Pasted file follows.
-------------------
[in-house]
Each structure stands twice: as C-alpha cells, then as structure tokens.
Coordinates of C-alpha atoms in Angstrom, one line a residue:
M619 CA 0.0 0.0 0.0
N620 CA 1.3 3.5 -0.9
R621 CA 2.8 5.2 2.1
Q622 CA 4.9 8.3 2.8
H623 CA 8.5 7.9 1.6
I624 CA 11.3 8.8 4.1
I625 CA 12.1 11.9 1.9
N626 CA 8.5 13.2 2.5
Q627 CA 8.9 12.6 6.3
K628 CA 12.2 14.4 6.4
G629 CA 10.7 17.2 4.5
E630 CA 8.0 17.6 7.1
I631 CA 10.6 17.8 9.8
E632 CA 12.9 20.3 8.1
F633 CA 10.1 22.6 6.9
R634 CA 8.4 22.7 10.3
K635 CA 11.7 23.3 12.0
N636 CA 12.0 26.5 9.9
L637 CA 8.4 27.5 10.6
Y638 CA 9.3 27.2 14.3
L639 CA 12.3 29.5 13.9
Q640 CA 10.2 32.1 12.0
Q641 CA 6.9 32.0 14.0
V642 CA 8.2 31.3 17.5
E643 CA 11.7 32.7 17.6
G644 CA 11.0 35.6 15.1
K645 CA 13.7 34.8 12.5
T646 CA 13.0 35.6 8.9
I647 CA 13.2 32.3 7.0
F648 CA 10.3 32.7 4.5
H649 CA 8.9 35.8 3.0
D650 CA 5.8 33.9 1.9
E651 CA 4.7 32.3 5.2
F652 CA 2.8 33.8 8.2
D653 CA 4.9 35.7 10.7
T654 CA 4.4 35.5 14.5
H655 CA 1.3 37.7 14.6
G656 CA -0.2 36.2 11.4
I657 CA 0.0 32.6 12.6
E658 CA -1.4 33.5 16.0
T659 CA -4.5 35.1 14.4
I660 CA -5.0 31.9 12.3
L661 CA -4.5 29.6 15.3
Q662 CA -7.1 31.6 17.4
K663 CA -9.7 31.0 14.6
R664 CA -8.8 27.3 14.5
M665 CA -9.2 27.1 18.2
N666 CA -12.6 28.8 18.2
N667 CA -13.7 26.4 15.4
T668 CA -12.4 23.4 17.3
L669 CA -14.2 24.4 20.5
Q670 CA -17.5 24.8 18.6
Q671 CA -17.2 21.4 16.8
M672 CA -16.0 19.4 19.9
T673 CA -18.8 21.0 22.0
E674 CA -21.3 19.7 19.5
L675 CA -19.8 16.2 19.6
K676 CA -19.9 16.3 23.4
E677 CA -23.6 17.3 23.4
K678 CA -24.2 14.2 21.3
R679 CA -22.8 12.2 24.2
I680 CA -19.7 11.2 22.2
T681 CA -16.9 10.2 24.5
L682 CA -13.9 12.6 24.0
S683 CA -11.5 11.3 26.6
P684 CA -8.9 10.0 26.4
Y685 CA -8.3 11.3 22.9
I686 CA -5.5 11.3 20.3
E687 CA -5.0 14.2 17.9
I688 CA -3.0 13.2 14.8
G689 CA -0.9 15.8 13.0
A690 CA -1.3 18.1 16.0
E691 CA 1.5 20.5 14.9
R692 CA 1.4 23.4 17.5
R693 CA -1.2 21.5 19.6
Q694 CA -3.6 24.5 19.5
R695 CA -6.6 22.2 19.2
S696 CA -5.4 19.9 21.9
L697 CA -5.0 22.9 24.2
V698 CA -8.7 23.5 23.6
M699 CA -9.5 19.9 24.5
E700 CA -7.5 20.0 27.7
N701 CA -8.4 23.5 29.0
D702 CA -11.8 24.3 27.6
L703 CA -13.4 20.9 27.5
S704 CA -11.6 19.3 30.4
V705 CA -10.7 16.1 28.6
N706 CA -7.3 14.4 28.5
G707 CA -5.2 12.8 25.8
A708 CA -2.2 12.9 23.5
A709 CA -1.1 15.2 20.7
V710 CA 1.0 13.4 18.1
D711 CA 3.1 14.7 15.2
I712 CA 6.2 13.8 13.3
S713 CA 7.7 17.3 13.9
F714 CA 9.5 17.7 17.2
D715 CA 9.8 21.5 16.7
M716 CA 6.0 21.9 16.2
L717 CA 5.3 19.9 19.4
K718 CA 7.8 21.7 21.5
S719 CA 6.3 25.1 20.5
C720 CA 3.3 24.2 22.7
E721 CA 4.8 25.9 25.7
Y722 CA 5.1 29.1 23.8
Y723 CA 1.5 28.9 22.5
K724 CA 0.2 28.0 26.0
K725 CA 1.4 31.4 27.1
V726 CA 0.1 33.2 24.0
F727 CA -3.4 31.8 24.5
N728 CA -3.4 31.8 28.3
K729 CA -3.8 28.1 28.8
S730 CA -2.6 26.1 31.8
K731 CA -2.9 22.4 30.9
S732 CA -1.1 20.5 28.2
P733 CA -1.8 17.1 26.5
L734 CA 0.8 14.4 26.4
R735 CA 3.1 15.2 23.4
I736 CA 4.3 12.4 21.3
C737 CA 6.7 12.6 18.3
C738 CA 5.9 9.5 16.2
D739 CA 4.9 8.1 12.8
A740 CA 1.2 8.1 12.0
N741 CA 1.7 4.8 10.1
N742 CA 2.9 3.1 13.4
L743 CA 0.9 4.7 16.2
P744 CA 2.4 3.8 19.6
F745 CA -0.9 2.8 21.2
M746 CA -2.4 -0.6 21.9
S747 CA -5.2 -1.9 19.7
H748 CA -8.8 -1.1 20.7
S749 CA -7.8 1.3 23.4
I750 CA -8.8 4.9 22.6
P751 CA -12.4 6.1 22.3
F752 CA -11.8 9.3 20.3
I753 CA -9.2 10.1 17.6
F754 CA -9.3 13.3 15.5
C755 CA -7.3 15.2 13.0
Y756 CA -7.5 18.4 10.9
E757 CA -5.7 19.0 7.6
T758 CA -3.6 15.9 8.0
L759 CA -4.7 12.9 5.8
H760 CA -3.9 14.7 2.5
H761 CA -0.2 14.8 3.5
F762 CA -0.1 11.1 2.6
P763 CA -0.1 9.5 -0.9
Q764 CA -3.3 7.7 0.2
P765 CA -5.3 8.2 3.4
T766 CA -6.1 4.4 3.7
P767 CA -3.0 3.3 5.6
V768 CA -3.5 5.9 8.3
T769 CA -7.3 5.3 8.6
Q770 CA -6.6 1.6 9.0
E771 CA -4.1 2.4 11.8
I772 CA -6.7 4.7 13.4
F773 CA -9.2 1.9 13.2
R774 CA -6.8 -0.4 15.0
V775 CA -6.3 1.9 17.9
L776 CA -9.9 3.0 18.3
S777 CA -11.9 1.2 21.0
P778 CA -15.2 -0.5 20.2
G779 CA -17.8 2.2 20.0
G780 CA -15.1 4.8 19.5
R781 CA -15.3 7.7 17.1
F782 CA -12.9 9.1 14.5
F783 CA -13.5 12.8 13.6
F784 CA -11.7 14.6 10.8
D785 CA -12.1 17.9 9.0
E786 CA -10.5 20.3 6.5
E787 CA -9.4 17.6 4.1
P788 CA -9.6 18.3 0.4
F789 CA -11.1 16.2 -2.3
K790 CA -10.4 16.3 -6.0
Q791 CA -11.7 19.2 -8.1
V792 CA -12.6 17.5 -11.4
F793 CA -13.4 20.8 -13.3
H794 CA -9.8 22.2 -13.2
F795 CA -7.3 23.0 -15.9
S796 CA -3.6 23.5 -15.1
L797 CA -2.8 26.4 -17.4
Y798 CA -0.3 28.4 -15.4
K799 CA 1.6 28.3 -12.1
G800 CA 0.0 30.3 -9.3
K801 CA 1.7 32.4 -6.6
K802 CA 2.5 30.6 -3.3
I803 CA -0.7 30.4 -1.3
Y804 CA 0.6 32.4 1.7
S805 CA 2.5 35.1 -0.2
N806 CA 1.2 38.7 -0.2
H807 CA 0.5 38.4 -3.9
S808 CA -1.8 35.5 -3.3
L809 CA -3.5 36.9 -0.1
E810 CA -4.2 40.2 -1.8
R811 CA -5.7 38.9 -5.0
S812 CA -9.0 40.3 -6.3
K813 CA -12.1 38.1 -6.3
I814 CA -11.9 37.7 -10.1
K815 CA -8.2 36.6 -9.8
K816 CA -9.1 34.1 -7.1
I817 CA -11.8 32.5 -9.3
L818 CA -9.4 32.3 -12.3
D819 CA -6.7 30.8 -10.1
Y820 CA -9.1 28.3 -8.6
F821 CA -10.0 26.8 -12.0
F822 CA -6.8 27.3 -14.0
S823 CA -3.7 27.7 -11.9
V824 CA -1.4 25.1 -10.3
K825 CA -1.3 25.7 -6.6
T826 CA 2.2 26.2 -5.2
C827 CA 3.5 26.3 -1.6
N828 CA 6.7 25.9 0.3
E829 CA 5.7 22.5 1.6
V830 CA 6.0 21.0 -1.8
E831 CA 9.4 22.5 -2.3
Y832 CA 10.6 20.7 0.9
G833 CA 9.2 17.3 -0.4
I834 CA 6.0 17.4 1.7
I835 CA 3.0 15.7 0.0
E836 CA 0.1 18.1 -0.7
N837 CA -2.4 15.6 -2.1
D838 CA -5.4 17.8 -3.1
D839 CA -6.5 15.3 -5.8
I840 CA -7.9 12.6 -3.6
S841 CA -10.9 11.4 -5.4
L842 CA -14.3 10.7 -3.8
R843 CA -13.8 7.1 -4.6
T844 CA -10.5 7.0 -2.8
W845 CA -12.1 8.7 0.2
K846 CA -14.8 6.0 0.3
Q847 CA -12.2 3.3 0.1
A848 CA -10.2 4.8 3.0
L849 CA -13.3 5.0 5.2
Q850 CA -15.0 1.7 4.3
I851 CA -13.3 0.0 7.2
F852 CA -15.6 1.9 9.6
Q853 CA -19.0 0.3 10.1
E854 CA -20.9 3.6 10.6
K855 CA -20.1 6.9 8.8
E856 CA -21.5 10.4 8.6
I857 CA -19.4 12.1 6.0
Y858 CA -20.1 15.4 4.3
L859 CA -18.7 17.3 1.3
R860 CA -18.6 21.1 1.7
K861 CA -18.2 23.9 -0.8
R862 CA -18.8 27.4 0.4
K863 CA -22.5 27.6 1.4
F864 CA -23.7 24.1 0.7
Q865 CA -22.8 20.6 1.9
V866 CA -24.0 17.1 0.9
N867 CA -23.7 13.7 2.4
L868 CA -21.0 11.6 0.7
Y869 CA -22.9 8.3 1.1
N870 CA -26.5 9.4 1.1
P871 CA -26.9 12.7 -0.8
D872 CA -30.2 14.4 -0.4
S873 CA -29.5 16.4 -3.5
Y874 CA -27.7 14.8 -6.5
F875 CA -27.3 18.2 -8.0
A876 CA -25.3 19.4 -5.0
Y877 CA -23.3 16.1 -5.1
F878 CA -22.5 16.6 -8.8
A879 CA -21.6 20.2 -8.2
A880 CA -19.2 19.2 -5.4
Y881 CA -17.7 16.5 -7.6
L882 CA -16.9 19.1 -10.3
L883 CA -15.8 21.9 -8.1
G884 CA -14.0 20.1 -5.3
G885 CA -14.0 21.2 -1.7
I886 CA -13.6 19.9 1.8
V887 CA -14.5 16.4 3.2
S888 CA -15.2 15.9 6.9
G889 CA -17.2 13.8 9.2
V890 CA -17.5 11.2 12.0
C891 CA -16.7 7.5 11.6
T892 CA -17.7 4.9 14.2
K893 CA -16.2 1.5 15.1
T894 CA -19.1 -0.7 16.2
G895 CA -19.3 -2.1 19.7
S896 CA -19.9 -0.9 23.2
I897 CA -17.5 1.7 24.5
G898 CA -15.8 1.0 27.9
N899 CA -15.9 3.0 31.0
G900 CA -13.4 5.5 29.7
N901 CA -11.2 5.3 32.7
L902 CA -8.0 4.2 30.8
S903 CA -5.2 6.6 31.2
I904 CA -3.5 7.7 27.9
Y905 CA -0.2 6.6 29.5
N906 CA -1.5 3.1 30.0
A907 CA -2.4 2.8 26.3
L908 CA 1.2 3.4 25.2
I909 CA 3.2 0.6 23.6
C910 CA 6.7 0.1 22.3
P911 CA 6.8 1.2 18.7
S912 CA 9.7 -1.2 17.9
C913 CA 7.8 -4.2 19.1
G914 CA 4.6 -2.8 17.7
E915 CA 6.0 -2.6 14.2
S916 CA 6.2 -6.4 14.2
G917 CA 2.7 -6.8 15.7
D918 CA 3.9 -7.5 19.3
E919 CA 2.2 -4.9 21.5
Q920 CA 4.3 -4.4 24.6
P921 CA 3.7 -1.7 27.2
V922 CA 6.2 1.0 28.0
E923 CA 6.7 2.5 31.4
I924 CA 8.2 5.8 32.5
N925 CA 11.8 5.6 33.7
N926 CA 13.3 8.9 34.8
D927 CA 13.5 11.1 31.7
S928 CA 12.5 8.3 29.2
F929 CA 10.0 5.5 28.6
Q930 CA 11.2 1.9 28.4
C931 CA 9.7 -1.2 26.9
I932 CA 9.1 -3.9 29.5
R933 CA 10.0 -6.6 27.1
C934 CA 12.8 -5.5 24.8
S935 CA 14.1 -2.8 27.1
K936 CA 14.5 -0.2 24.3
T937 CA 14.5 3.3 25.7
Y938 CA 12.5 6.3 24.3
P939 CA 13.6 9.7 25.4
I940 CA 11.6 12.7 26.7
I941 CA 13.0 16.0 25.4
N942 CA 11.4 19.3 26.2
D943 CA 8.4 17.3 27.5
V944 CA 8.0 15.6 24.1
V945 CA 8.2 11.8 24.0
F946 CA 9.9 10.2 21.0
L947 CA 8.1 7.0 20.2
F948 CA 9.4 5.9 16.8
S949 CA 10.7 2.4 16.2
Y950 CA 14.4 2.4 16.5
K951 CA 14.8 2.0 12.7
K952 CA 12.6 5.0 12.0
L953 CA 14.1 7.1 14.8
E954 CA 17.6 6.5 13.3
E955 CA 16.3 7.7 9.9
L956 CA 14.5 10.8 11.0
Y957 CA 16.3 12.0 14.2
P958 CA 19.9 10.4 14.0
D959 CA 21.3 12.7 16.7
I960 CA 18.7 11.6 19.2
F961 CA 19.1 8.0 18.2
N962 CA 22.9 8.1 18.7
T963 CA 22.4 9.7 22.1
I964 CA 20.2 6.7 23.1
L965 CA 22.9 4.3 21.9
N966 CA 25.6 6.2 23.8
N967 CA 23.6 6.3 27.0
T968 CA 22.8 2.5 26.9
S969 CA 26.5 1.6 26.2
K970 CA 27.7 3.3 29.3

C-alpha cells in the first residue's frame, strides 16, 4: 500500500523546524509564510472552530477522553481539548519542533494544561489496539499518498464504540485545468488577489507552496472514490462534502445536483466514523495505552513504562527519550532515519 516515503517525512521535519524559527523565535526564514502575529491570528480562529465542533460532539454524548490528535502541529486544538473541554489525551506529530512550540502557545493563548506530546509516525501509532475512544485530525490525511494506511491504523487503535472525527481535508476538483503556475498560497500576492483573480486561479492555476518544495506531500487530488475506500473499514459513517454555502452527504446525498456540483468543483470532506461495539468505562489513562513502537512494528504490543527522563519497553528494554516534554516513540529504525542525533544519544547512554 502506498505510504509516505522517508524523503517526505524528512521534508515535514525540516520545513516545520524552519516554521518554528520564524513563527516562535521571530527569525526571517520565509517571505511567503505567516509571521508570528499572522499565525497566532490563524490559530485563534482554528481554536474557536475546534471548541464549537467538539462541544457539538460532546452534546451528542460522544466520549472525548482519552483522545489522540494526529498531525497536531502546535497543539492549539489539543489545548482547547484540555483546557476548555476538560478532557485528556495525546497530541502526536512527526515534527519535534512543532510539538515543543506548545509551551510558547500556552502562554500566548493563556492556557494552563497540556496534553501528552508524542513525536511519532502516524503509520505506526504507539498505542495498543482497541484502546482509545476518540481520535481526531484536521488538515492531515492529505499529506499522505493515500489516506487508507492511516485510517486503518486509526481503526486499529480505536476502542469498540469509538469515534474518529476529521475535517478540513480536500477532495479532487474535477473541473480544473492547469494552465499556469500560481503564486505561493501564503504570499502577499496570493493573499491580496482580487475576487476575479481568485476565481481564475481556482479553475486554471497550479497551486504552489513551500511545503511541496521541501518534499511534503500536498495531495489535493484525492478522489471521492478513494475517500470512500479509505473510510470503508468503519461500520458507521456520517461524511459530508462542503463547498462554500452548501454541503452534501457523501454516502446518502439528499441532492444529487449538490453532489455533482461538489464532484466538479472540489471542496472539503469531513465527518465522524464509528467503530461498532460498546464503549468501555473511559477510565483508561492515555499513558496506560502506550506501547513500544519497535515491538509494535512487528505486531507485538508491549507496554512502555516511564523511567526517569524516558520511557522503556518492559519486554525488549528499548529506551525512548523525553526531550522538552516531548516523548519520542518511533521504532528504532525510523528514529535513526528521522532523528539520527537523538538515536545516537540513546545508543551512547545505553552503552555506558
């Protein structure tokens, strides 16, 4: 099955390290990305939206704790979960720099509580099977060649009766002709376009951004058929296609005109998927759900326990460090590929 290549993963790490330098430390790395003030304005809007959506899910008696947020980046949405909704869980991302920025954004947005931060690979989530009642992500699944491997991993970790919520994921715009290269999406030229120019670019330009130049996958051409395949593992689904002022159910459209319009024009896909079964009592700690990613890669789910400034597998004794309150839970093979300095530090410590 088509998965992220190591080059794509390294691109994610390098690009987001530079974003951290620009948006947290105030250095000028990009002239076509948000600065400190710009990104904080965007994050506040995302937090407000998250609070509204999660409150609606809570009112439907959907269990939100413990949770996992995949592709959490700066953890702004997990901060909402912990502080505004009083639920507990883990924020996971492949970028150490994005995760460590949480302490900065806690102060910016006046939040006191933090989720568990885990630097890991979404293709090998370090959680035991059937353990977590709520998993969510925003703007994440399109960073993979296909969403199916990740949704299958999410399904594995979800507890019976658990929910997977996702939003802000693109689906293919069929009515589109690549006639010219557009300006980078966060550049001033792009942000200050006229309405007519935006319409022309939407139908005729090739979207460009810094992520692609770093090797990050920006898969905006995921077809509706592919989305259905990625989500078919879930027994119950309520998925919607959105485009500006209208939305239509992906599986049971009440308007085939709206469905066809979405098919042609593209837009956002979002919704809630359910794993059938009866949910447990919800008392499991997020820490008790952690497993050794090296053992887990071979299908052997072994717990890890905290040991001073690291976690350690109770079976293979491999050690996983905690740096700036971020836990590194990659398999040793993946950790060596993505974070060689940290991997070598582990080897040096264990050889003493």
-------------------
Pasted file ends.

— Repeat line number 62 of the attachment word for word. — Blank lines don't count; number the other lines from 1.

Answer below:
E677 CA -23.6 17.3 23.4